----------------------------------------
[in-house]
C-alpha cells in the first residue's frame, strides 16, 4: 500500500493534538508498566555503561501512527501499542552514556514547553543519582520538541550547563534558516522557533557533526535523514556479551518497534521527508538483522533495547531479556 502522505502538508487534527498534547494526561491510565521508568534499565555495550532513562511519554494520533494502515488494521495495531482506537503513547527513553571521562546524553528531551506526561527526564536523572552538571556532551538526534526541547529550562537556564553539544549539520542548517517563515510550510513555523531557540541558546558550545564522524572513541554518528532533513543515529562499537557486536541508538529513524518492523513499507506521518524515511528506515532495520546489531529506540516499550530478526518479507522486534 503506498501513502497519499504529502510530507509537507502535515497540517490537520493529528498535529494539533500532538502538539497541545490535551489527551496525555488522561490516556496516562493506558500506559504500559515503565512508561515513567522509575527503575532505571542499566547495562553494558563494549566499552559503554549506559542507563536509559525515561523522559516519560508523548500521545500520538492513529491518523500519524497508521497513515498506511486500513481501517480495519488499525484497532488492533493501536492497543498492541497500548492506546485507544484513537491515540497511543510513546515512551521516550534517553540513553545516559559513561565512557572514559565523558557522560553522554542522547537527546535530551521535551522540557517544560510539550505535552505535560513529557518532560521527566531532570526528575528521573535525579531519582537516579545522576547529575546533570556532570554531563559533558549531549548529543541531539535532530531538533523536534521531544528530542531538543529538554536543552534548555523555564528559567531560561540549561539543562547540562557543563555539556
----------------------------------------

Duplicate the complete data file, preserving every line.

[in-house]
C-alpha cells in the first residue's frame, strides 16, 4: 500500500493534538508498566555503561501512527501499542552514556514547553543519582520538541550547563534558516522557533557533526535523514556479551518497534521527508538483522533495547531479556 502522505502538508487534527498534547494526561491510565521508568534499565555495550532513562511519554494520533494502515488494521495495531482506537503513547527513553571521562546524553528531551506526561527526564536523572552538571556532551538526534526541547529550562537556564553539544549539520542548517517563515510550510513555523531557540541558546558550545564522524572513541554518528532533513543515529562499537557486536541508538529513524518492523513499507506521518524515511528506515532495520546489531529506540516499550530478526518479507522486534 503506498501513502497519499504529502510530507509537507502535515497540517490537520493529528498535529494539533500532538502538539497541545490535551489527551496525555488522561490516556496516562493506558500506559504500559515503565512508561515513567522509575527503575532505571542499566547495562553494558563494549566499552559503554549506559542507563536509559525515561523522559516519560508523548500521545500520538492513529491518523500519524497508521497513515498506511486500513481501517480495519488499525484497532488492533493501536492497543498492541497500548492506546485507544484513537491515540497511543510513546515512551521516550534517553540513553545516559559513561565512557572514559565523558557522560553522554542522547537527546535530551521535551522540557517544560510539550505535552505535560513529557518532560521527566531532570526528575528521573535525579531519582537516579545522576547529575546533570556532570554531563559533558549531549548529543541531539535532530531538533523536534521531544528530542531538543529538554536543552534548555523555564528559567531560561540549561539543562547540562557543563555539556